The psychology of jury decision making in Age discrimination claims

Richard L. Wiener, Katlyn S. Farnum

Research output: Contribution to journalArticlepeer-review

5 Scopus citations


Recently, the Supreme Court decided that discrimination cases under the Age Discrimination in Employment Act (ADEA) of 1967 (29 U.S.C. §§ 621-634) are distinct from those under Title VII of the Civil Rights Act (CRA) of 1964 (42 U.S.C. § e2000 et seq.). The ADEA must use "but for" causality instructions (e.g., age must be the direct cause of an adverse outcome), whereas Title VII allows mixed-motive instructions (an illegitimate factor need only be a contributory cause). Two simulated jury experiments examined the effect of instruction type in a case in which a plaintiff charged that a company discriminated against him because of his age by demoting him to a lower status job. The first experiment varied whether the facts favored the plaintiff or the defendant, taking into consideration the moderating effect of jurors' chronic regulatory focus. Experiment 1 showed that participants who received "but for," as opposed to mixed-motive, instructions found for the defendant, regardless of case valence. Furthermore, jurors weighed less heavily their beliefs that the company made use of the plaintiff's age in the "but for" causality instruction condition than in the mixed-motive condition. Regulatory focus moderated the effect of instruction type in that the instruction effect was strongest when participants were low in prevention focus. Experiment 2 added an ambiguous fact pattern and replicated the instruction effect, demonstrating that the difference in outcome based on instruction type was not dependent upon extreme fact patterns. Experiment 2 also found evidence for promotion focus effects on verdicts.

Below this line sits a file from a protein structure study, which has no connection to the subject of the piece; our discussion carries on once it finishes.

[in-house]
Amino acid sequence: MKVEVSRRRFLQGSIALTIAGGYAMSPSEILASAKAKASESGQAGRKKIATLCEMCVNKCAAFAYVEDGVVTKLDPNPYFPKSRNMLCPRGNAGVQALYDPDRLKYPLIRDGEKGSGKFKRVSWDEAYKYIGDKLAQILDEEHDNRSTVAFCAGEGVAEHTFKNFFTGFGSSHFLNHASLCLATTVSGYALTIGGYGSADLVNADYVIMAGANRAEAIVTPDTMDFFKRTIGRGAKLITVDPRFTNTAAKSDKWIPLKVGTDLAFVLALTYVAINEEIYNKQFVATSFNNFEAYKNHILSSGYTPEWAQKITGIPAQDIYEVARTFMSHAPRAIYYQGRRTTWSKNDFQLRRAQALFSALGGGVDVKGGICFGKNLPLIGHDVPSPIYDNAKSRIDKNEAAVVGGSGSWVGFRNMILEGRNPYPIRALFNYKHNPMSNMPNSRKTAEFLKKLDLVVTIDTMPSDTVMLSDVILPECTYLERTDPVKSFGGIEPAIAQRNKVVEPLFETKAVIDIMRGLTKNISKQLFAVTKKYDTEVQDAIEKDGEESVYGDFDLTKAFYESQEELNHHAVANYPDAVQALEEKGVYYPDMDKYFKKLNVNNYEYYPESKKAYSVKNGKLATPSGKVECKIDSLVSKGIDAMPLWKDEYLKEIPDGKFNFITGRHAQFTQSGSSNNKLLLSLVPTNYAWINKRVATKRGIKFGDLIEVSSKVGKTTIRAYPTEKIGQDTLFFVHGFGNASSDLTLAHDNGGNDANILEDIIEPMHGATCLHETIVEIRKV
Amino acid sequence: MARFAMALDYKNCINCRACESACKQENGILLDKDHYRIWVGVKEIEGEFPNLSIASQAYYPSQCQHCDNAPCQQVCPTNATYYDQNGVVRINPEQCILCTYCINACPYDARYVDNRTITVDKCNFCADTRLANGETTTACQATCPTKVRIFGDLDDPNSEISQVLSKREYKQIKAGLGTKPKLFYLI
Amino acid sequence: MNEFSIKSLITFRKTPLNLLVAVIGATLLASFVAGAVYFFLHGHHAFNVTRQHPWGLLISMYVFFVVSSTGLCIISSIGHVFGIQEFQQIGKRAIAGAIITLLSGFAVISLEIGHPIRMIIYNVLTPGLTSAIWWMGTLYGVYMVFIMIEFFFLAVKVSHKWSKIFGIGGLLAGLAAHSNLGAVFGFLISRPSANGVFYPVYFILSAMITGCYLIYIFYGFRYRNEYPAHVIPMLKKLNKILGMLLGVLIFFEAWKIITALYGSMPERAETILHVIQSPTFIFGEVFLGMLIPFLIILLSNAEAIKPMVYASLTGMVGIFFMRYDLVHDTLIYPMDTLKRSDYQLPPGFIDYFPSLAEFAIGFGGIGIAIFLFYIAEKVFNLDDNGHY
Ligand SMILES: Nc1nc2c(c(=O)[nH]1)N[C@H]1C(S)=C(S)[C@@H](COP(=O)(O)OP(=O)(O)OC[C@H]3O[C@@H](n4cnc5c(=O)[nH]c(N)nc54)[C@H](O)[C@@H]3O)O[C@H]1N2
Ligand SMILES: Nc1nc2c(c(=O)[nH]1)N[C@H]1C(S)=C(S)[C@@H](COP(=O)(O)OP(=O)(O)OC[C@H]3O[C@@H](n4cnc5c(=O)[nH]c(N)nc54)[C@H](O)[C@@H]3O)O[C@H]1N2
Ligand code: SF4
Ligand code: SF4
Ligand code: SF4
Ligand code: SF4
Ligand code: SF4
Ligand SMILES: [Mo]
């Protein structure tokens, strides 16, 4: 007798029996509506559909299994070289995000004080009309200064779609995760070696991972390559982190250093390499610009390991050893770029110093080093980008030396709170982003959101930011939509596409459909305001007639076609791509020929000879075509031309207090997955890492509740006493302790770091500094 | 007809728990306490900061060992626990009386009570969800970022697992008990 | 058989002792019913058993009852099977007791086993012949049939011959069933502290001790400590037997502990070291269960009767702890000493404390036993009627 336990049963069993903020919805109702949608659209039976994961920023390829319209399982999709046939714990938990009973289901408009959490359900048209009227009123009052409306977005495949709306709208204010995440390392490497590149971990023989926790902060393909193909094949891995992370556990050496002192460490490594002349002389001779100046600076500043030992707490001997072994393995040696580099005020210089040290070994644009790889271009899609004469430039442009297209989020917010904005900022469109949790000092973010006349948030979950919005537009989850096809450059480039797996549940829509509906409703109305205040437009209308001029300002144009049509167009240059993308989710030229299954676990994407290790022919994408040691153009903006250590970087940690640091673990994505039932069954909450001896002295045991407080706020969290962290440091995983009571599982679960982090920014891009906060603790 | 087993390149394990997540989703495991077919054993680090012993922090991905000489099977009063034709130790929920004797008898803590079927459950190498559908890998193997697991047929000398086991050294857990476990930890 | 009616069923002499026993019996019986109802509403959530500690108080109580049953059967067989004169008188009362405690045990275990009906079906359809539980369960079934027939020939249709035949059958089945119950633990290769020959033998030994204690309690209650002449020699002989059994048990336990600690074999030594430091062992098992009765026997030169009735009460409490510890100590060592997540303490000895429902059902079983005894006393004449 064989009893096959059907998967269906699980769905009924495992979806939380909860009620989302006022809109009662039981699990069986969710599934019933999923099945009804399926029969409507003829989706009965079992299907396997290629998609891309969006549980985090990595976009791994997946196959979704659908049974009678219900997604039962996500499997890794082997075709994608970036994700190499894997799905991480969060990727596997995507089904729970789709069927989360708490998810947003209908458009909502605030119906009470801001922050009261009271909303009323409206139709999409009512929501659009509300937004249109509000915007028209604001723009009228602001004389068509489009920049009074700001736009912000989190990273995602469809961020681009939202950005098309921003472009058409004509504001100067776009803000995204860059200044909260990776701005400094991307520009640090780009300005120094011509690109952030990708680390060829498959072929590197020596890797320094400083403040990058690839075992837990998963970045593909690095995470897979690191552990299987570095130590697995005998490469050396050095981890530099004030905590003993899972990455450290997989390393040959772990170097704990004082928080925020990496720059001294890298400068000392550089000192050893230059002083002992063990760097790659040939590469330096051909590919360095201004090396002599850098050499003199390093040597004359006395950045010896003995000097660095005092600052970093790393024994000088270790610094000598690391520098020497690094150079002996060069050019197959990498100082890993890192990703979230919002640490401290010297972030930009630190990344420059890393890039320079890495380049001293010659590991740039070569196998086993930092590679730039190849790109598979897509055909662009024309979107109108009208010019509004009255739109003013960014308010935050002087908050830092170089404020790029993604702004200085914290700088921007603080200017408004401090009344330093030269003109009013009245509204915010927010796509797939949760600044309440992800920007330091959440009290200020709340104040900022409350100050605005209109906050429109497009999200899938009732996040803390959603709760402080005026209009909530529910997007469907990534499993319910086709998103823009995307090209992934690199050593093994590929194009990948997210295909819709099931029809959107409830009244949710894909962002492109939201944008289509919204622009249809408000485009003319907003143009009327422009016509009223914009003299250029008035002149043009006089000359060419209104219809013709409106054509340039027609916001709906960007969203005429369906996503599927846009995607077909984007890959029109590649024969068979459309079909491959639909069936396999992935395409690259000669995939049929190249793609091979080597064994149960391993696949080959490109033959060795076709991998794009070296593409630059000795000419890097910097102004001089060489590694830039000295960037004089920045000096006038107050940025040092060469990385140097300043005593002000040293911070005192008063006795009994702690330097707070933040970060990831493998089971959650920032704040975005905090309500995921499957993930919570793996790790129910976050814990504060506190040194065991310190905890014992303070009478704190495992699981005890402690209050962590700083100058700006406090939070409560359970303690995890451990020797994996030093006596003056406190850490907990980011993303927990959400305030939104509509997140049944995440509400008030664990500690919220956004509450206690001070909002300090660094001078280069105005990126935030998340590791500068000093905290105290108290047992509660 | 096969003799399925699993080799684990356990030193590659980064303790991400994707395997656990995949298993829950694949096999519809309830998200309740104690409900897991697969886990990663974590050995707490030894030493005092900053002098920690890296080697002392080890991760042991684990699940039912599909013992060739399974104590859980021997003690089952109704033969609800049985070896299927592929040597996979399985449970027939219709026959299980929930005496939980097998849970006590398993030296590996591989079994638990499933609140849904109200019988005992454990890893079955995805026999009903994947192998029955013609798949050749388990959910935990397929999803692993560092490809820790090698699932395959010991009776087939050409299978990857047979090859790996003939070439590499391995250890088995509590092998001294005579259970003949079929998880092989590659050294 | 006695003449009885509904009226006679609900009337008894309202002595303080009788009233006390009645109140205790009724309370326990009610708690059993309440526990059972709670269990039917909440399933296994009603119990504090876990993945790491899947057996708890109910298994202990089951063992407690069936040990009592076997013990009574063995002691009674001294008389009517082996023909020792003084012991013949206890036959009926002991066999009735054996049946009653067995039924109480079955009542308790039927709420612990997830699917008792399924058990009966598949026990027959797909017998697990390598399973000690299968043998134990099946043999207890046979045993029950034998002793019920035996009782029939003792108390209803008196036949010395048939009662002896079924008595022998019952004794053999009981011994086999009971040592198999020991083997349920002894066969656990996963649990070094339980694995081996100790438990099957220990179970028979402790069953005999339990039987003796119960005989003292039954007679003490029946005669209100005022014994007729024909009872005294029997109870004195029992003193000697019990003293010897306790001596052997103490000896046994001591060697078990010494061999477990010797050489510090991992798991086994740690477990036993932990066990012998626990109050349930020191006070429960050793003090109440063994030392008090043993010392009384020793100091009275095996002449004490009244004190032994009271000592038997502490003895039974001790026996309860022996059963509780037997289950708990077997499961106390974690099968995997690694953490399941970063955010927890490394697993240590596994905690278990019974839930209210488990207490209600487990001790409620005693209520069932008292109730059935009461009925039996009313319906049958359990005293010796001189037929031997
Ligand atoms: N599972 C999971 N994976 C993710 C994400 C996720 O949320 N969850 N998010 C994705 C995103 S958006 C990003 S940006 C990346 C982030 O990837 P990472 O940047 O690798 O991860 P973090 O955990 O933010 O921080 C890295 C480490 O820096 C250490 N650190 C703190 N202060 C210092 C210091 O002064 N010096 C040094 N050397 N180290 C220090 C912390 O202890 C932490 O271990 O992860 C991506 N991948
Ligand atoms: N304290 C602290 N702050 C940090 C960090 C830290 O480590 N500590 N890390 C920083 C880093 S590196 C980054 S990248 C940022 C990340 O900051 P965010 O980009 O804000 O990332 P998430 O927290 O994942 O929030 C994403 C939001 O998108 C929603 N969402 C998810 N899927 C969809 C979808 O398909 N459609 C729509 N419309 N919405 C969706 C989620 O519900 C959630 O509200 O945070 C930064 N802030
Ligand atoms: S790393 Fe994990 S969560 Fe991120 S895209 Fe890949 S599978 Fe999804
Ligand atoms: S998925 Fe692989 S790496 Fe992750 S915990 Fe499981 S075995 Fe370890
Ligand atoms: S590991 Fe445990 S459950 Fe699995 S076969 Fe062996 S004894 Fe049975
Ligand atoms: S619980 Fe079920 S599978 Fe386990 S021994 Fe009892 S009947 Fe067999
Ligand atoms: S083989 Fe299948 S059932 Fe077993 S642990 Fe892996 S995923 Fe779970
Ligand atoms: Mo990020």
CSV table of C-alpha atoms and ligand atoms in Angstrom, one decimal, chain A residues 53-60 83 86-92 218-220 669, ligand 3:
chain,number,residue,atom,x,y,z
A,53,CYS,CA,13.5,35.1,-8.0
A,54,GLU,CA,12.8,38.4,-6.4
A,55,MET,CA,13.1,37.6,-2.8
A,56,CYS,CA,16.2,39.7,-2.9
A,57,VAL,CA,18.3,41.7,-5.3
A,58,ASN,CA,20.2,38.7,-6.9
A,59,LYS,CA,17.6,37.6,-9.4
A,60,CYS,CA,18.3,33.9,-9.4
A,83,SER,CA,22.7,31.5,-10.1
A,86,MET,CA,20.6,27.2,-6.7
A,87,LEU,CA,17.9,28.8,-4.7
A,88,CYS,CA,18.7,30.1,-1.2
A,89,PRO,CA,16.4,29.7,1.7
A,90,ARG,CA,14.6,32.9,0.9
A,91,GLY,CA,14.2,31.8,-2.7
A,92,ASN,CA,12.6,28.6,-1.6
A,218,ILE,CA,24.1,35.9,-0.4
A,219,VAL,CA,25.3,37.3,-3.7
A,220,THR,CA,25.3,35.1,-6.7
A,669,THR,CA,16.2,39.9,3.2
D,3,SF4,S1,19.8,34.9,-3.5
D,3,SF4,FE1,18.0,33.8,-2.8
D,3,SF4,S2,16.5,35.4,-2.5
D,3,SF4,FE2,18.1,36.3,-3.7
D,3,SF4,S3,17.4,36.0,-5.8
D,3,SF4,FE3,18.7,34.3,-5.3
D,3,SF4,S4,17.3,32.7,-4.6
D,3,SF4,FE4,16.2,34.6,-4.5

Original languageEnglish (US)
Pages (from-to)395-409
Number of pages15
JournalPsychology, Public Policy, and Law
Issue number3
StatePublished - 2013


  • Age discrimination
  • Jury instructions
  • Regulatory focus

ASJC Scopus subject areas

  • Social Psychology
  • Sociology and Political Science
  • Law


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